Tuesday, August 19, 2008
Have you ever tasted a tomato that actually ripened on the vine? Or eaten broccoli that was cooked as soon as it was harvested? If so, you know the joys of growing your own vegetables. With concerns about the safety of some vegetables, the distance they travel to our tables, and the pesticides used in other countries, it makes sense to try to grow at least some vegetables for ourselves. Fall through spring is the prime time for growing veggies here in this part of Florida.
Many of us do not have room for a full fledged vegetable garden. But, properly planted and tended containers can produce quite a bounty of vegetables. You must choose the site for your containers carefully since vegetables require at least 6 to 8 hours of full sun, especially those producing fruit like tomatoes and peppers. Lettuce and other greens can stand a little less full sun.
Many kinds of containers are suitable for growing vegetables. They will need to be large enough to hold the mature plant. A five gallon planter, bucket, can, or basket will be large enough for one tomato, pepper, or eggplant. Commercially available window boxes or other “grow boxes” that are specifically designed for vegetable gardening are also appropriate. Just remember, it is imperative that there be holes in the bottom for drainage in any container you choose to use.
It is best to use a commercial growing medium or potting soil to fill your containers. You should not use soil from your landscape since this can possibly add weed seeds, diseases, nematodes and harmful insects. Choose a potting soil that contains some sand and perlite for drainage. The main function of the growing medium is to provide the vegetable plants and their roots with the three necessary ingredients for growth - nutrients, water and air.
Vegetables grow fast and need a consistent source of water and fertilizer. Many containers will need to be watered every day once the plants start to mature. Allowing the plants to wilt from lack of water will reduce the yield and also affect the taste. Choose a slow release fertilizer with Magnesium and micro nutrients or one of the fertilizers labeled specifically for vegetables. Incorporate fertilizer into the growing medium at planting following directions on the label for the amount to use. Never use turf fertilizers for vegetables. The ratio of nutrients is not appropriate.
There are always pest challenges. Look at your plants often and watch for caterpillars, whiteflies, aphids, and other insects. Many times there will be beneficial insects that come along to help control the bad ones. But, if not, be sure that any pesticides that you use are labeled for vegetable gardens. Try the least toxic pesticide first.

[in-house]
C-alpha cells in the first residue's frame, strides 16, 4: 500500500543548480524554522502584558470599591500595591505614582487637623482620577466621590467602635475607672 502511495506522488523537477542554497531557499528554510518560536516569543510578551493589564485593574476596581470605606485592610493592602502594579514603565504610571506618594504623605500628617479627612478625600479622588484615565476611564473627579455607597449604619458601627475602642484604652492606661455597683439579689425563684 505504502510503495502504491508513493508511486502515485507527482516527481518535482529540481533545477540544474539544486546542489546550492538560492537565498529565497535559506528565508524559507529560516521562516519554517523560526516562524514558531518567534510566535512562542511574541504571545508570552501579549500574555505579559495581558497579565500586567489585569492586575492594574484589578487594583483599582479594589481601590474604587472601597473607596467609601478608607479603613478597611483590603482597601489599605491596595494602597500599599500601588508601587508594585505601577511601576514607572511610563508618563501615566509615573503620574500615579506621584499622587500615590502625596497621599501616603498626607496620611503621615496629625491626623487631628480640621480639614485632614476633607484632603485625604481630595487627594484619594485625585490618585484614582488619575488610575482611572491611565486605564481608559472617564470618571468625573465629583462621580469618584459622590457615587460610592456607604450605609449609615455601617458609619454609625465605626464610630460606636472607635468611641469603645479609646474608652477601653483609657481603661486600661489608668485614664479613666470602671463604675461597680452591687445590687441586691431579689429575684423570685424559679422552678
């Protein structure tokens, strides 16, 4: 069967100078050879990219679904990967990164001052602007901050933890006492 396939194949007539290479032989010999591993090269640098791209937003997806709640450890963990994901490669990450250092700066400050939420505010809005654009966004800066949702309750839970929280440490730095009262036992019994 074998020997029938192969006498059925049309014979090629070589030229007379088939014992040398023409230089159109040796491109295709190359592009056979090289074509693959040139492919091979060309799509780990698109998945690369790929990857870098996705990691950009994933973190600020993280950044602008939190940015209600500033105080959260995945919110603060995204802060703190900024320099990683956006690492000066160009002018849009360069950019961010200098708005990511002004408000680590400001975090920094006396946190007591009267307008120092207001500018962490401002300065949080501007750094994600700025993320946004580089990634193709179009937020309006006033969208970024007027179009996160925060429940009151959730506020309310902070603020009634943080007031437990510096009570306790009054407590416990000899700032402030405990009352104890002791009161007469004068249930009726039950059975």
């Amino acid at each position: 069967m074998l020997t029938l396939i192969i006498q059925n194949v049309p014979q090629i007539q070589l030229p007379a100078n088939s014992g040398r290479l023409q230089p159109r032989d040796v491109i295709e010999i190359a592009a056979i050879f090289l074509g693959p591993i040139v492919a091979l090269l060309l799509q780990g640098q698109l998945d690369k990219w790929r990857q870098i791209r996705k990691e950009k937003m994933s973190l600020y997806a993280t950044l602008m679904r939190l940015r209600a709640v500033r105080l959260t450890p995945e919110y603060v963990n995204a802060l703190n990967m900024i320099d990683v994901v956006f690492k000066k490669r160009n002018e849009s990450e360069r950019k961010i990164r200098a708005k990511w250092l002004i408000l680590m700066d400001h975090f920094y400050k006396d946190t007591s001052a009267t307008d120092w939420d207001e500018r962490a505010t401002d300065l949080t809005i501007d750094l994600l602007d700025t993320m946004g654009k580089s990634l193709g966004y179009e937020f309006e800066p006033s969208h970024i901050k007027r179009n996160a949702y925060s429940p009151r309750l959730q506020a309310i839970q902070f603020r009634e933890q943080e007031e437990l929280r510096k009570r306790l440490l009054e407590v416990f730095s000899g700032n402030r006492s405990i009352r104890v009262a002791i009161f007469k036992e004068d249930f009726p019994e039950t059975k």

I cannot cover all of the information that is necessary for growing veggies in this space. You can access the “Florida Vegetable Gardening Guide” on the Internet at: http://edis.ifas.ufl.edu/vh021. In addition, this Vegetable Gardening Topic index http://edis.ifas.ufl.edu/TOPIC_Vegetable_Gardening provides publications on all veggie gardening topics including organic gardening and pest control. Vegetable Gardening in Florida by James Stephens is the best book for gardening information. It is a great resource and contains the best pictures of insect pests and diseases of vegetables.
I wish you successful gardening and good eating.
Friday, August 15, 2008
By Cindy Peacock Pinellas County Extension Horticulturist
It is nice that we are getting so much rain. But, everyday rain can cause mosquito problems. When water collects around the house in containers like tires, gutters, and bird baths, you will experience an increase in mosquitoes in two to three days. There are about 70 species of mosquitoes in Florida. They breed in rain pools, floodwater, roadside puddles, and practically at any temporary body of fresh water. Eggs are laid by female mosquitoes in dry areas and when it rains the eggs hatch into mosquito larva in the standing water. It only takes three days for the mosquito to become an adult. There are some helpful things you can do around your home before and after it rains to prevent mosquitoes from maturing.
Remove or empty small containers, examples: paint buckets, toy buckets, aluminum cans.
Cover or empty large containers, example: rain barrels, wheel barrels, kiddy pools.
Change outside pet water bowls regularly.
Flush bird baths every two days.
Empty or flush plant saucers and rooting plants in jars.
Cover or remove tires.
Clean out gutters.
Turn canoes and small boats over or cover them.
Chlorinate swimming pools and empty kiddy pools.
Stock ornamental ponds with fish, example: minnows, gold fish.
Flush water from bromeliads or treat them every 30 days with Bt mosquito granules.
Remove debris from ditches so the water can flow.
Fill in any low spots in your yard, if possible.
If everyone in your neighborhood will do these simple tasks around their homes, you will have less domestic mosquitoes in the area.